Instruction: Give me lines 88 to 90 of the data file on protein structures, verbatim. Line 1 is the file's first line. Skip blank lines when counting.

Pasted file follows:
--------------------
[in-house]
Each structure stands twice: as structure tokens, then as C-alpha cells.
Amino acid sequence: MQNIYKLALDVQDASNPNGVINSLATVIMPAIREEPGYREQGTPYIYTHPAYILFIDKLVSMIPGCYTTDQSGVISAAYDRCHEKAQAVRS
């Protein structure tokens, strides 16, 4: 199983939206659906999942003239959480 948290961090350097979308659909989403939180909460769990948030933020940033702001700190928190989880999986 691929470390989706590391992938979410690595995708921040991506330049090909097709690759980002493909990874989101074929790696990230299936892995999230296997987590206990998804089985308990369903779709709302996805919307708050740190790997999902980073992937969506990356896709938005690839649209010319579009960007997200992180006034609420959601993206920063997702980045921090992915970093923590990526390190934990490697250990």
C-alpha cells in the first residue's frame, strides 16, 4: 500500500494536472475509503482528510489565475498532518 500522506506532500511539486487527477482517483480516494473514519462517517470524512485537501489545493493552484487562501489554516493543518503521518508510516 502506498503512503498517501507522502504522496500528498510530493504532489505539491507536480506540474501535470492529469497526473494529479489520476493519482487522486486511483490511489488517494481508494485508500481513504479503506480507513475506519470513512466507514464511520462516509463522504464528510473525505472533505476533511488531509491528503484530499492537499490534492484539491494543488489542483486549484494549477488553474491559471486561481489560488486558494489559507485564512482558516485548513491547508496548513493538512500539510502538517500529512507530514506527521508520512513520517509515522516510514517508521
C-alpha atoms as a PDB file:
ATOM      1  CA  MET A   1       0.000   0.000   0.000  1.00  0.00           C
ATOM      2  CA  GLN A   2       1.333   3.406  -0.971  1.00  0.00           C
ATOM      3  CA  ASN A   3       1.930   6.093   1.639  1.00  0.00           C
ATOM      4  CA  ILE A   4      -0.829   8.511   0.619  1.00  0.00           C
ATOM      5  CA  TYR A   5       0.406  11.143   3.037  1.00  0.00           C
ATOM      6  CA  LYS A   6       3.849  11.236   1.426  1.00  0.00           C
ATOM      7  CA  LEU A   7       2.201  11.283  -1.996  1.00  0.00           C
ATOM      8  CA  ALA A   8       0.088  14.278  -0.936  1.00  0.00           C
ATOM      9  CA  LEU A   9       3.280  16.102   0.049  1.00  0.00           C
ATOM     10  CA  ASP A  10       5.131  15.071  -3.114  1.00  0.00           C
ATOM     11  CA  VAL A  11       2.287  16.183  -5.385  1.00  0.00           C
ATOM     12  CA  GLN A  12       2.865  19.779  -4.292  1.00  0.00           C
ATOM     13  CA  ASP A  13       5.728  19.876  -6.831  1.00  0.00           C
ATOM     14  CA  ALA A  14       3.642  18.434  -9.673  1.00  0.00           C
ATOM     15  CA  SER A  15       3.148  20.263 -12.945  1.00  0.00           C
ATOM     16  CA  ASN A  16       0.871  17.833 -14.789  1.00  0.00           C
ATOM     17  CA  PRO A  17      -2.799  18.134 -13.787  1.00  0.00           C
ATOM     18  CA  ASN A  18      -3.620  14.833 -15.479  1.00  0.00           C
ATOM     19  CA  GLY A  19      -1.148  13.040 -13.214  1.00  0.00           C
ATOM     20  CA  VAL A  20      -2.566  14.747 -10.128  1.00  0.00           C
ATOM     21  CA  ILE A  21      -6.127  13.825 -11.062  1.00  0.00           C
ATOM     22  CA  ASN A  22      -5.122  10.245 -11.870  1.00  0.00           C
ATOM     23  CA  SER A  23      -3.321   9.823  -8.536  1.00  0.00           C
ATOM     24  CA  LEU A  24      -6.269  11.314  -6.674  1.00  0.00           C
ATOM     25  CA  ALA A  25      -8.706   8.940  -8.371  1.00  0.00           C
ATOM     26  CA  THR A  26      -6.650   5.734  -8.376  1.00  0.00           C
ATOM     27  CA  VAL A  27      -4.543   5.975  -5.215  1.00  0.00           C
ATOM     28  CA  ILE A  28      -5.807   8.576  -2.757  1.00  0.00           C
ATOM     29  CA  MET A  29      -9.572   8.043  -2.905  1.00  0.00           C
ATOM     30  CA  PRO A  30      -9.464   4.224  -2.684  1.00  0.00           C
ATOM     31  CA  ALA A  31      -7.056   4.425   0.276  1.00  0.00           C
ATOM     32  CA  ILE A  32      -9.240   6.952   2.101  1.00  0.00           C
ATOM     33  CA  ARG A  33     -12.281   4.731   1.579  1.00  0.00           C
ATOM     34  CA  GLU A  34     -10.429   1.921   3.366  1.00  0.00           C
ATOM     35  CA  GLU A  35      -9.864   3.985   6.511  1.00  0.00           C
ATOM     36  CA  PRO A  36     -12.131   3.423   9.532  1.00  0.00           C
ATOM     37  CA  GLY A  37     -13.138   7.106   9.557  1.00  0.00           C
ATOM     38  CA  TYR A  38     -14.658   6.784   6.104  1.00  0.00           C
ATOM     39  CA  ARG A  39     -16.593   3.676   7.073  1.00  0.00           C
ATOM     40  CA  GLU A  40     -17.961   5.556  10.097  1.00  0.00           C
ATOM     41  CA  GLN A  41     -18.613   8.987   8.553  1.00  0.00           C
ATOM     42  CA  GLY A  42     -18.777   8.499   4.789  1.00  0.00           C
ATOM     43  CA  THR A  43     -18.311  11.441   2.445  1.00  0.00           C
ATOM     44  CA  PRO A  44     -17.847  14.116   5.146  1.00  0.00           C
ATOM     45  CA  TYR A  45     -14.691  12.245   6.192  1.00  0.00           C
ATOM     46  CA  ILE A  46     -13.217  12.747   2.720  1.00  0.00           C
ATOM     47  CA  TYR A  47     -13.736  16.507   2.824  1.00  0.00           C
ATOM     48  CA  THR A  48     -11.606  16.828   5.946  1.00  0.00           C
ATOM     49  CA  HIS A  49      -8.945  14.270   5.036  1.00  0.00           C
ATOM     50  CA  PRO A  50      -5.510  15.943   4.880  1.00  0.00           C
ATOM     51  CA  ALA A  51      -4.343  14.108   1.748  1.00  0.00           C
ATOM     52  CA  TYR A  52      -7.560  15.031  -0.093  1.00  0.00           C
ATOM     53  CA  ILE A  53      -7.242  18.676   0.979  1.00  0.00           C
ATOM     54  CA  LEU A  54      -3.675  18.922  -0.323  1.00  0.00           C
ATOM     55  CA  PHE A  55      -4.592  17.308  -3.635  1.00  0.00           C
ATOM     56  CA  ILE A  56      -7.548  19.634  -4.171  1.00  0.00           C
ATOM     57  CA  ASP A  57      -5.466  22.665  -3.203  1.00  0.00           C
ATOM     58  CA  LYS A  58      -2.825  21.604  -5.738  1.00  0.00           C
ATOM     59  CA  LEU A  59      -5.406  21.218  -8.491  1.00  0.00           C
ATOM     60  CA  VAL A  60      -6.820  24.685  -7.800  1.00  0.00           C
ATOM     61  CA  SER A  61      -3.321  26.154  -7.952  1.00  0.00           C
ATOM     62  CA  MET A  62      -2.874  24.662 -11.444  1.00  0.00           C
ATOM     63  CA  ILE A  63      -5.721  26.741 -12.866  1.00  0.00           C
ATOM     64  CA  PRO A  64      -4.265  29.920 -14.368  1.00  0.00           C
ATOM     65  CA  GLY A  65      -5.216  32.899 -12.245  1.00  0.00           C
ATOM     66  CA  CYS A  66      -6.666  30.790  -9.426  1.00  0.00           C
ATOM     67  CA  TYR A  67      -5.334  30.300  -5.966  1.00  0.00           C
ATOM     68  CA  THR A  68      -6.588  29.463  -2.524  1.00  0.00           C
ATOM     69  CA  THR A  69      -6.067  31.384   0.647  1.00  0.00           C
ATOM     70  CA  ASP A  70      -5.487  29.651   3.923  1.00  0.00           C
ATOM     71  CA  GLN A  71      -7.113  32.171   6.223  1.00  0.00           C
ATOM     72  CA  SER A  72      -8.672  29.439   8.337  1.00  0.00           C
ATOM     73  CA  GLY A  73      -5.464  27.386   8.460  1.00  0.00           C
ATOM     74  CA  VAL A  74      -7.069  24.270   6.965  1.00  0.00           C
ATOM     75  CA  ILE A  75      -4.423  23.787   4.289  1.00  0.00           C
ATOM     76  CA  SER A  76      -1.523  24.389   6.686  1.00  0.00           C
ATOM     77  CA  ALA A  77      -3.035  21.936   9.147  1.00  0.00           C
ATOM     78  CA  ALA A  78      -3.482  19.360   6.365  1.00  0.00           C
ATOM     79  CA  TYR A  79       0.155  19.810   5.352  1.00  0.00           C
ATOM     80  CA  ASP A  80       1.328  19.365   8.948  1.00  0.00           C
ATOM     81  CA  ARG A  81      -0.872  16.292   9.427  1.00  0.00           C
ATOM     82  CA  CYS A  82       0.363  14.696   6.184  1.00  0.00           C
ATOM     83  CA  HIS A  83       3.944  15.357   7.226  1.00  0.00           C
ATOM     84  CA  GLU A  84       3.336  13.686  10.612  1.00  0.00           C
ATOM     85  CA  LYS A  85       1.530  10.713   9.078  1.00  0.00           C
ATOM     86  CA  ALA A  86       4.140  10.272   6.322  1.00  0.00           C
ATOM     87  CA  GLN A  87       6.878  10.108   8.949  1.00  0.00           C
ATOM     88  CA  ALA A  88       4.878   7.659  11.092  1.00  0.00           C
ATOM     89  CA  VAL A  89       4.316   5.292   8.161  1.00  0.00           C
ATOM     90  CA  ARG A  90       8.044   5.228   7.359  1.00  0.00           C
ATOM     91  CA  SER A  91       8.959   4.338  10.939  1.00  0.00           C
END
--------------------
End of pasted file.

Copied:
ATOM     82  CA  CYS A  82       0.363  14.696   6.184  1.00  0.00           C
ATOM     83  CA  HIS A  83       3.944  15.357   7.226  1.00  0.00           C
ATOM     84  CA  GLU A  84       3.336  13.686  10.612  1.00  0.00           C